The way Lightning general manager Steve Yzerman looked at it, he was just doing his job.
Signing star wing Marty St. Louis to a four-year, $22.5 million contract extension? It's a reward for one of the faces of the franchise and a way to get some cost certainty for himself as he builds the team going forward.
Signing free agent Dan Ellis to a two-year, $3 million deal? It's getting a battle-tested goaltender at a good price to challenge Mike Smith for the No. 1 spot.
Trading underachieving defenseman Andrej Meszaros to the Flyers for a 2012 second-round draft pick? It's freeing $4 million of salary for next season and $18.25 million over the last four years of his contract.
So, when Yzerman was told of plaudits he received for his work during the first day of free agency, he just chuckled.
"I wasn't trying to make a statement," he said Thursday.
But others said he did by coming out aggressively, and especially by extending St. Louis, 35, who has a year left on his existing deal and is locked up through 2014-15.
"That was huge," said Nick Kypreos, a TV analyst with Rogers Sportsnet in Canada and a former player. "If you look at the way last season finished, with Marty saying it might be time to move on, to announce that he is staying set a tone right off that once again players are going to want to play in Tampa Bay."
"And that," said Scott Morrison, an analyst with CBC's Hockey Night in Canada, "is a significant message to the hockey world."
It is a message of stability, something the team lacked the past two seasons under the former ownership and management groups, and something to sell players around the league as Yzerman builds the franchise.
It resonated with Ellis, 30, who was 15-13-1 for Nashville last season with a 2.69 goals-against average and .909 save percentage but lost his job to Pekka Rinne.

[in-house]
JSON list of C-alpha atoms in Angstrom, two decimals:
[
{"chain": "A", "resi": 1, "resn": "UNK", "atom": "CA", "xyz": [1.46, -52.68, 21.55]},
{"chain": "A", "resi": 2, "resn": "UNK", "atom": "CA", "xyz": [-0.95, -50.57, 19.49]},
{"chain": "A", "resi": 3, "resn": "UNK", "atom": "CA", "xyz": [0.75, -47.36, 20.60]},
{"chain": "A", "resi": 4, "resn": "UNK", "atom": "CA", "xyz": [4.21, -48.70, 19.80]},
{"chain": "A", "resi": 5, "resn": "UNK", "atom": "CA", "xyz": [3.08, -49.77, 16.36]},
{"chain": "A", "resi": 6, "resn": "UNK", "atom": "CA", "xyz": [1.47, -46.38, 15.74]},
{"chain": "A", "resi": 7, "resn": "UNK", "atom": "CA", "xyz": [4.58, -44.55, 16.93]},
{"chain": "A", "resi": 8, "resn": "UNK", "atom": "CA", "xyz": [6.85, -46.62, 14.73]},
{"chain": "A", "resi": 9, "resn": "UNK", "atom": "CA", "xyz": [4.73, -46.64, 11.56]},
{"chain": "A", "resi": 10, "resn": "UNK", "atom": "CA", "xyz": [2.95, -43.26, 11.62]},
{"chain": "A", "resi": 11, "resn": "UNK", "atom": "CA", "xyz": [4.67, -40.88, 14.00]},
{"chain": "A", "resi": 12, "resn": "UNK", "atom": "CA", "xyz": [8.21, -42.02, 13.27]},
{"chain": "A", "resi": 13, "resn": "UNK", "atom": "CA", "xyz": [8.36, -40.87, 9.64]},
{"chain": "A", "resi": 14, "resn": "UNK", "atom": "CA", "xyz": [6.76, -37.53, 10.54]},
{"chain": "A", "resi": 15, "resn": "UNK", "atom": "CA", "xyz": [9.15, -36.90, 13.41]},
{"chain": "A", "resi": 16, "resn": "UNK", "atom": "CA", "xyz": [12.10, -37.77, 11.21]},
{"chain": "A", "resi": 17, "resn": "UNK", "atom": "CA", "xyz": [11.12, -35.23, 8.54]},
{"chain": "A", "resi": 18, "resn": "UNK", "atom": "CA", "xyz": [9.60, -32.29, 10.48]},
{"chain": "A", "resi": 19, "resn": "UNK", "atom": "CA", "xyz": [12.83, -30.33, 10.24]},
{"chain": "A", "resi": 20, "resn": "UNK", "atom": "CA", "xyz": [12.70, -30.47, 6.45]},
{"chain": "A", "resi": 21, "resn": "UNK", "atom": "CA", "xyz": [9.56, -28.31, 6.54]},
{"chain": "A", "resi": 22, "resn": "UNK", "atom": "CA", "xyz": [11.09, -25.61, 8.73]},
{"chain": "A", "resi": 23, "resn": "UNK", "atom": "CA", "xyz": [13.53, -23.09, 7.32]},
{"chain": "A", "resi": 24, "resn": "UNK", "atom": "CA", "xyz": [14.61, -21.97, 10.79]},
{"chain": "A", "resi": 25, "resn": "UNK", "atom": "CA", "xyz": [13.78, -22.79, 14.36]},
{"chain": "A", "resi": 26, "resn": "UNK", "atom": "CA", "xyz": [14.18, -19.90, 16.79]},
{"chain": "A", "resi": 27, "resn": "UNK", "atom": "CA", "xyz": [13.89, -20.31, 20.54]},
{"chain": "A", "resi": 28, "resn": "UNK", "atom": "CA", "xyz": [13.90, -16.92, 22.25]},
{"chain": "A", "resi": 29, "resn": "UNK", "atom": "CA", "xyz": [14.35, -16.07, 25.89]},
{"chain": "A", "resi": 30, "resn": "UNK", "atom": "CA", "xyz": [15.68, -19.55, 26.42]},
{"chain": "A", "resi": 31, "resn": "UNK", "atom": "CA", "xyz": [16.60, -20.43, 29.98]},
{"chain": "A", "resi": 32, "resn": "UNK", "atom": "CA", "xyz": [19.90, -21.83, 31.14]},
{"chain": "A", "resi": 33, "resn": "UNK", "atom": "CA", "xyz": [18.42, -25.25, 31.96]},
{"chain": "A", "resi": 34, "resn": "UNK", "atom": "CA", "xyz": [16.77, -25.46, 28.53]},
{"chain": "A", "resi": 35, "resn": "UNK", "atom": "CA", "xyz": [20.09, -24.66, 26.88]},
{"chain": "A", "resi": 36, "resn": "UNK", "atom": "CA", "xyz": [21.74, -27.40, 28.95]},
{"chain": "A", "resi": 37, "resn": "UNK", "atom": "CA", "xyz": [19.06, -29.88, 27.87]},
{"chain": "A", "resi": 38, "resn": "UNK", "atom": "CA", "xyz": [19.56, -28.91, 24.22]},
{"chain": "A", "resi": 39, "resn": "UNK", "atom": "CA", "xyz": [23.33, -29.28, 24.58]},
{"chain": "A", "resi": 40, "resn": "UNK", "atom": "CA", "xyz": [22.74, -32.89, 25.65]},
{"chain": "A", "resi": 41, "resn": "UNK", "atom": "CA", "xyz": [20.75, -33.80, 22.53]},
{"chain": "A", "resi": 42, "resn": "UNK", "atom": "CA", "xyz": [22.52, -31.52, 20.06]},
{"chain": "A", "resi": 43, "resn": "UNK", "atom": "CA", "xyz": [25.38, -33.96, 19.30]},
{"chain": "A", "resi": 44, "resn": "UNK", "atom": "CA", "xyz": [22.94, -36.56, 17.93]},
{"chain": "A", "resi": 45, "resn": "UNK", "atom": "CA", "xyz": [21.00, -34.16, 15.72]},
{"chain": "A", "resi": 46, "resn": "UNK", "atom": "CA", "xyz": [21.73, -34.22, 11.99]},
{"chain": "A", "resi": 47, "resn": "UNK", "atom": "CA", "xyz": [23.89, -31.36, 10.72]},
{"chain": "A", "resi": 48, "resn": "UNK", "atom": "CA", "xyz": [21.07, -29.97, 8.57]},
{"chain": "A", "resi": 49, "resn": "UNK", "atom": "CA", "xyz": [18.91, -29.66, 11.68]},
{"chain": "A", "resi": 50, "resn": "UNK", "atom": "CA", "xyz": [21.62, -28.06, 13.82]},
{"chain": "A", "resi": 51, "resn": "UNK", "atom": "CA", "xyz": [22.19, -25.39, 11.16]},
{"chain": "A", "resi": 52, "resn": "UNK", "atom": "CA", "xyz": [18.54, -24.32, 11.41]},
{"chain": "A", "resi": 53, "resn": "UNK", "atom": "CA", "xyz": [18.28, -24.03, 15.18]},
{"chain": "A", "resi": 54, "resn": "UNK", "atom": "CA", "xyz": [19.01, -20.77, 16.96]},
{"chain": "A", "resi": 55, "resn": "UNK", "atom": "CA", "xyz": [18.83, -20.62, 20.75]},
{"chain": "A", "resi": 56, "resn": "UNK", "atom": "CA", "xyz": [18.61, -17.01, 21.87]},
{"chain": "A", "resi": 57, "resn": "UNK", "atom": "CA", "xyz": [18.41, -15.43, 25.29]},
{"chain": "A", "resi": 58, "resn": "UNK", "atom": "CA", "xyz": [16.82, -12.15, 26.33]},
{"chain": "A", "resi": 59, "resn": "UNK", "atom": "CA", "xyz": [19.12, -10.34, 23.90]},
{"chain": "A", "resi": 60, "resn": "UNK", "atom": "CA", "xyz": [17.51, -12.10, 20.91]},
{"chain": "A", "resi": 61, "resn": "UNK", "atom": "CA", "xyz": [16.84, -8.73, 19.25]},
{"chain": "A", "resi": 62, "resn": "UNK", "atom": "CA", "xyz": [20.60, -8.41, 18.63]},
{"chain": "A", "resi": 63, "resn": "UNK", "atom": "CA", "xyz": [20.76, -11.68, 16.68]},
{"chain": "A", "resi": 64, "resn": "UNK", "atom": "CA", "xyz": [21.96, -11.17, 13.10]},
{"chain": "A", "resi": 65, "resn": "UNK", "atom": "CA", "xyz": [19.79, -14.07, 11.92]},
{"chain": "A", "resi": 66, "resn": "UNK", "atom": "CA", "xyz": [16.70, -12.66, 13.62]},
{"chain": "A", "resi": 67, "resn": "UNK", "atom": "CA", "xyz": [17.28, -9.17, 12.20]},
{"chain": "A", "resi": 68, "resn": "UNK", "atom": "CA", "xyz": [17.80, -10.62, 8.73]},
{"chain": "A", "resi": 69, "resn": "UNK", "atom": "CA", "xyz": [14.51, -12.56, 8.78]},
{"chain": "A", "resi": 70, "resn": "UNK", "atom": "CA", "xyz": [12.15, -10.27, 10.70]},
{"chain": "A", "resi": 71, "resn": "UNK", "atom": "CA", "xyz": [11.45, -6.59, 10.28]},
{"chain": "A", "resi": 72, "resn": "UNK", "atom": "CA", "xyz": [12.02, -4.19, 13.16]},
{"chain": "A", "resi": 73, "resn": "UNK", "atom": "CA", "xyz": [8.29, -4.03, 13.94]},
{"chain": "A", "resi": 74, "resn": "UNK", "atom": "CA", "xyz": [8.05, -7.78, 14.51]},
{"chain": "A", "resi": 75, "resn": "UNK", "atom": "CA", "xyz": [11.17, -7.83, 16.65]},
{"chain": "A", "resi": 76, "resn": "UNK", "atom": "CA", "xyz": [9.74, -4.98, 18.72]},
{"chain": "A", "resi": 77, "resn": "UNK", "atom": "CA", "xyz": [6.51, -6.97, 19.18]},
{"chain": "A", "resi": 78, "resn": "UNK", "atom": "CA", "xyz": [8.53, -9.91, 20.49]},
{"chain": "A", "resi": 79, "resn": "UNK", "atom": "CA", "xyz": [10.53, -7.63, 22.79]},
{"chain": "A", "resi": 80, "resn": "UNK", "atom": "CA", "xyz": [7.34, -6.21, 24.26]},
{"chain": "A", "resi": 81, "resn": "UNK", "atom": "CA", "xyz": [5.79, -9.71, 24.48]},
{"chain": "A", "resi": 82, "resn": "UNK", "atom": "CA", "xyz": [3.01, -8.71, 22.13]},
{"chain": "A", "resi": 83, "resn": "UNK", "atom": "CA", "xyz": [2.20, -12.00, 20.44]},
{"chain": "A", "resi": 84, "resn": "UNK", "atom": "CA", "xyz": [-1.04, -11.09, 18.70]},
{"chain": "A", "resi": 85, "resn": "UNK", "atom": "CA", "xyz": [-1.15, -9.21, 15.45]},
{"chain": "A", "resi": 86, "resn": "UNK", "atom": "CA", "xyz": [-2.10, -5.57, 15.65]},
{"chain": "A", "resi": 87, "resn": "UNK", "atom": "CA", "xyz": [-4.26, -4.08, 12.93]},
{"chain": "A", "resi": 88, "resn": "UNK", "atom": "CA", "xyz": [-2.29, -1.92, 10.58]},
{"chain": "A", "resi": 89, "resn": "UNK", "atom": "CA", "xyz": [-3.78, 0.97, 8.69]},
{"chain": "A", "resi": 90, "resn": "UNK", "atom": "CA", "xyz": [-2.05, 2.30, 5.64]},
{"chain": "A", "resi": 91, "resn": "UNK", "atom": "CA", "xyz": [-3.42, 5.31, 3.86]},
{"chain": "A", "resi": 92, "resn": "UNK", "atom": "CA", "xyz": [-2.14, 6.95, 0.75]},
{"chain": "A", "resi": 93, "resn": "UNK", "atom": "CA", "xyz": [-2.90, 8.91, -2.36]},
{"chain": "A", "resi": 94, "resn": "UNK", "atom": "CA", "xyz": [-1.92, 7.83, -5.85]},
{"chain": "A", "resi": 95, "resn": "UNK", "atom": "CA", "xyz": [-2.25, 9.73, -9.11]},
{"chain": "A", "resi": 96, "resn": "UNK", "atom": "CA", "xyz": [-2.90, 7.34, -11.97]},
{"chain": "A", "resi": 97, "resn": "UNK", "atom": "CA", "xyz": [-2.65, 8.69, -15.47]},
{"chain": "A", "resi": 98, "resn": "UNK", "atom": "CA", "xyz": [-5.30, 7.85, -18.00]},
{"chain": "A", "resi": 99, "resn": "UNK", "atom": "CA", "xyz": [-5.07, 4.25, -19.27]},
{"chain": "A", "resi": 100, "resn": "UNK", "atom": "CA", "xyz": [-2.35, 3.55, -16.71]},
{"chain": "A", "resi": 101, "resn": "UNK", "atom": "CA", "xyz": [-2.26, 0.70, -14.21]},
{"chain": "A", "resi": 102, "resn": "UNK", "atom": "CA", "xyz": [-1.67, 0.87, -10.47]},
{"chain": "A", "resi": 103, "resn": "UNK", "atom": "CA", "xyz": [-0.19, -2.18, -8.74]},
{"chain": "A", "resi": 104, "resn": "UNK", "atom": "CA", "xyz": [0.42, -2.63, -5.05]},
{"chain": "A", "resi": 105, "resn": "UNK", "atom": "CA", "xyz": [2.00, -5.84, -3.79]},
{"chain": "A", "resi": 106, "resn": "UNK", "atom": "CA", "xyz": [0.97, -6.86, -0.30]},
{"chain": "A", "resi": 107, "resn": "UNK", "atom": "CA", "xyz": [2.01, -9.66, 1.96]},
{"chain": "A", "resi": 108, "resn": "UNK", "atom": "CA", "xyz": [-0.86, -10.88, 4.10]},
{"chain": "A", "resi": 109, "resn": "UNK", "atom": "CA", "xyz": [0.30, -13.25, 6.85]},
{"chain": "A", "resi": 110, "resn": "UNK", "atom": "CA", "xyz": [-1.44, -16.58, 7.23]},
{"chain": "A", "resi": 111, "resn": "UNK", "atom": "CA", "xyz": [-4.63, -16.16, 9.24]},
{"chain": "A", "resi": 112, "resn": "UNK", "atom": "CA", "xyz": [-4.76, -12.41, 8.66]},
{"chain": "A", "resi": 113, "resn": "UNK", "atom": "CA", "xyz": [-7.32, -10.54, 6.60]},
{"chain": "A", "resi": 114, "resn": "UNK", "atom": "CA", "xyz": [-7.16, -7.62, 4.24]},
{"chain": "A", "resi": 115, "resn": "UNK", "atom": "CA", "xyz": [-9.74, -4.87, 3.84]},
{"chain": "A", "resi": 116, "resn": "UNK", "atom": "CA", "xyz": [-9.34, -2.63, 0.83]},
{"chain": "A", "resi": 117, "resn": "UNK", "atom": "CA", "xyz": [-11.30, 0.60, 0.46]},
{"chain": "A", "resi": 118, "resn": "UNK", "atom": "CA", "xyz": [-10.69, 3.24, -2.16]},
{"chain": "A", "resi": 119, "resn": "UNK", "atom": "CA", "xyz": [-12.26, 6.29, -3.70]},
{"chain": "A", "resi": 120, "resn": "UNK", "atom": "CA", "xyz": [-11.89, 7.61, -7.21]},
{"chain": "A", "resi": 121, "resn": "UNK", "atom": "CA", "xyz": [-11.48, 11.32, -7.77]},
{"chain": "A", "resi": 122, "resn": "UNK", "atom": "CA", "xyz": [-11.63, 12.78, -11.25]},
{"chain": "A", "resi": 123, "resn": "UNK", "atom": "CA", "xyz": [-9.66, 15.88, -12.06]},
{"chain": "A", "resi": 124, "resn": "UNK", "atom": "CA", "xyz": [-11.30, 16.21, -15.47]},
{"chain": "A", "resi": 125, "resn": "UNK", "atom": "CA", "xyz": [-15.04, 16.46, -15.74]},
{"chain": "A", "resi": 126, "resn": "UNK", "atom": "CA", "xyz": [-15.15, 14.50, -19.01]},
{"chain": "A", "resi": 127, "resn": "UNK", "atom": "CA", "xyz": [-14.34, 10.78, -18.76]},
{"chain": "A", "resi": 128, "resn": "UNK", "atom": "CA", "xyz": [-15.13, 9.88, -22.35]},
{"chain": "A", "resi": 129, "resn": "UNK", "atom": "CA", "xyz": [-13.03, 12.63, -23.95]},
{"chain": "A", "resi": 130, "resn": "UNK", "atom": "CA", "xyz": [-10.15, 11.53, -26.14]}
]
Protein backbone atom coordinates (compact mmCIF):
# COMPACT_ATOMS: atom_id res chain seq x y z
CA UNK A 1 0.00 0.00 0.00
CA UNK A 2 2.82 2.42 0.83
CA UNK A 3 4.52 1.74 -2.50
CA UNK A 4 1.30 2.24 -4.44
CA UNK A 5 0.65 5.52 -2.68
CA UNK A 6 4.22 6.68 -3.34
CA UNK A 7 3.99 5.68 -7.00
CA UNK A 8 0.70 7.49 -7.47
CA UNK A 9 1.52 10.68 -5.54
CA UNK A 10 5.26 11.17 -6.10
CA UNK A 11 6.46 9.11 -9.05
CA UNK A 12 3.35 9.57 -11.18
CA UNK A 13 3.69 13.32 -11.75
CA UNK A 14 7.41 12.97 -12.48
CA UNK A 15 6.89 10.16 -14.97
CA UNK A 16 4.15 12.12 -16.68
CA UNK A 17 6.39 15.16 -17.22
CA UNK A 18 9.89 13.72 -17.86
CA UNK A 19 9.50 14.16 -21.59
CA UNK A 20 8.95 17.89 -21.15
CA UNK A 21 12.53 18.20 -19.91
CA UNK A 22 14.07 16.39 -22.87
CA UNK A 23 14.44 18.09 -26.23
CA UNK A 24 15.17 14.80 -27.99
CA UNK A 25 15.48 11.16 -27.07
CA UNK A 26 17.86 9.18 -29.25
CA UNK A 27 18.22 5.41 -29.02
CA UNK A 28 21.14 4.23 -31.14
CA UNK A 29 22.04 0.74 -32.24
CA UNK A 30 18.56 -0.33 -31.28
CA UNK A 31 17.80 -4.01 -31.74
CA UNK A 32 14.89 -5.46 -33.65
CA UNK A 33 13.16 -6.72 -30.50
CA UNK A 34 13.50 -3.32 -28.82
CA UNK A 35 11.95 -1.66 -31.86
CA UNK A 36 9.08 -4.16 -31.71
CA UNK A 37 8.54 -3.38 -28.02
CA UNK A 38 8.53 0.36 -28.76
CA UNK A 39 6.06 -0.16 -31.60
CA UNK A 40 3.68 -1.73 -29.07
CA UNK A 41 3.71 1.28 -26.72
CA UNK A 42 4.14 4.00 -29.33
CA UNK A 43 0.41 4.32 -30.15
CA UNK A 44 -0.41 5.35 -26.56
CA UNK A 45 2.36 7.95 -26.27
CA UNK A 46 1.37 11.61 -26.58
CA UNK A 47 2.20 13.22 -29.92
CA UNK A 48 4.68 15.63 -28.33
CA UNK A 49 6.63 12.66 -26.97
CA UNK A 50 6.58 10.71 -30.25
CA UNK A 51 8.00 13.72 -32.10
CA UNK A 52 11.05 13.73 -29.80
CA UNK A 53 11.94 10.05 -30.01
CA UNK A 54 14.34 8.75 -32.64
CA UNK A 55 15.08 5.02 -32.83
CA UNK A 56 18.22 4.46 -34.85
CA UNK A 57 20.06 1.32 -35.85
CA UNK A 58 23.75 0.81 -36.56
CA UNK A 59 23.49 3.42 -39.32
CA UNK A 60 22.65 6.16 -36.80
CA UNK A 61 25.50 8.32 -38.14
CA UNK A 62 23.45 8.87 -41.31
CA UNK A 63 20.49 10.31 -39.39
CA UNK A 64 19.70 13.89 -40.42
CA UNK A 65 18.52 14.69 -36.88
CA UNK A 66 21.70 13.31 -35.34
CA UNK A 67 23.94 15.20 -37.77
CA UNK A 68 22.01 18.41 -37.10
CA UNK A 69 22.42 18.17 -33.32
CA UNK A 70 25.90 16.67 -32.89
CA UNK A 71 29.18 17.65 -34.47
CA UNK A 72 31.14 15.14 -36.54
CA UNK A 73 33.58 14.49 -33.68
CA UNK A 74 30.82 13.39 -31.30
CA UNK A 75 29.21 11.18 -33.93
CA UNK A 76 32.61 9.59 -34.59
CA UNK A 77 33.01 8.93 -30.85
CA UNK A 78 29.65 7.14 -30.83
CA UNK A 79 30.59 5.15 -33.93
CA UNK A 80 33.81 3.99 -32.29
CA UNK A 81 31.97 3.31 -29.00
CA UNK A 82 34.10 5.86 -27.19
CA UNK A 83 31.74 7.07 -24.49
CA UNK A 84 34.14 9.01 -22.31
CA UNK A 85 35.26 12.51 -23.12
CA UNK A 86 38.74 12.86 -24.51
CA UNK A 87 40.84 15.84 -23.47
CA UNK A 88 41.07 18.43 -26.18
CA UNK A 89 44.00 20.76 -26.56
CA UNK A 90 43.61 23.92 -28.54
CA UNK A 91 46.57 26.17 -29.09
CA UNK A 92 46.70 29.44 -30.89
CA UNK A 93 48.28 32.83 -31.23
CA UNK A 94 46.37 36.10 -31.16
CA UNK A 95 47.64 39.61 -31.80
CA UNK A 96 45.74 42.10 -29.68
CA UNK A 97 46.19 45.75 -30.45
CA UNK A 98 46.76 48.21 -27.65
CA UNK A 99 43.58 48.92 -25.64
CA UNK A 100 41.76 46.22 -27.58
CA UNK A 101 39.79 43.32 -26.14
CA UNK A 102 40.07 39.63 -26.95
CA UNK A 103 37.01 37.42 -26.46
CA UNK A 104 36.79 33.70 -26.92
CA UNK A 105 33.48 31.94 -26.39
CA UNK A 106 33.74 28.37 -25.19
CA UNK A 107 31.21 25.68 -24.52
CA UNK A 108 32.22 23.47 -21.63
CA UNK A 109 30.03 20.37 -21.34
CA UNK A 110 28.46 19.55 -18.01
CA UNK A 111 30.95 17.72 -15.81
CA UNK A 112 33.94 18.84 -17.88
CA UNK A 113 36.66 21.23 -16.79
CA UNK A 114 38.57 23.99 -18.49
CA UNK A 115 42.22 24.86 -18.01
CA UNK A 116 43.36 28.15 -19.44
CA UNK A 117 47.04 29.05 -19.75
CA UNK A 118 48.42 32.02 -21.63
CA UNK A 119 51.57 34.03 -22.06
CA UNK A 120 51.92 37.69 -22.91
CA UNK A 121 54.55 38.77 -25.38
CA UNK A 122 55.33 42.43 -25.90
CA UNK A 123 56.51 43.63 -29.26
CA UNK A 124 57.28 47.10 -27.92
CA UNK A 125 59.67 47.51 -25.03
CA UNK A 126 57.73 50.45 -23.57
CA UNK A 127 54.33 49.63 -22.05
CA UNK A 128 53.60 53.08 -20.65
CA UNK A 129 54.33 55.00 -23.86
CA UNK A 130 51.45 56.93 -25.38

"Definitely," said Ellis, who will make $1.5 million a season.
"When a player of (St. Louis') caliber makes that kind of commitment, it does show a lot in terms of what direction the team is going, and it shows the confidence players have in the organization. That's going to be a very attractive place to play."
Yzerman, hired in May and in his first free agent signing period as a general manager, said his initial plan was to feel out the market. He did not want to overpay, a dangerous hazard during the emotional first day of shopping.
But there was a change of mind with Ellis because Yzerman did not want to lose a targeted player he said plays consistently, has "strong character" and "we thought was in the price range we were looking for."
"So, we were like, 'Let's put an offer in.' We wanted to do something quickly, and Dan sensed an opportunity, and his agent sensed an opportunity where there was an opportunity to play and where money isn't necessarily the most important thing," Yzerman said. "We were able to get a goalie we feel really good about at a contract that works for us."
It wasn't all addition for the Lightning.
Defenseman Kurtis Foster signed with the Oilers. Goalie Antero Niittymaki went to the Sharks, and Yzerman said he still is in the market for a puck-moving defenseman. The coveted Paul Martin signed with the Penguins for five years and $25 million, way more than Yzerman could justify.
"We have a lot of holes to fill, but I have full faith in what Steve is trying to accomplish," said St. Louis, who will make $4 million next season and average $5.625 million during his extension.
"We've had so many bad articles written about the Lightning the last two years, it was so draining. Steve brings a calm. It kind of like stops the storm. We have to earn respect with our play, but I feel the bad weather is behind us."
Well, the first day of free agency, anyway.
"The biggest thing is not to get too excited and go beyond your plan," said Yzerman, who during four years as a Red Wings vice president watched the best executives in the business handle free agents.
"But it's been fun. It's been a long day, and it's been interesting. We'll pick it up again in the morning."
"It was a good day for him, no question," the CBC's Morrison said. "It's only the beginning, but it was a very good day."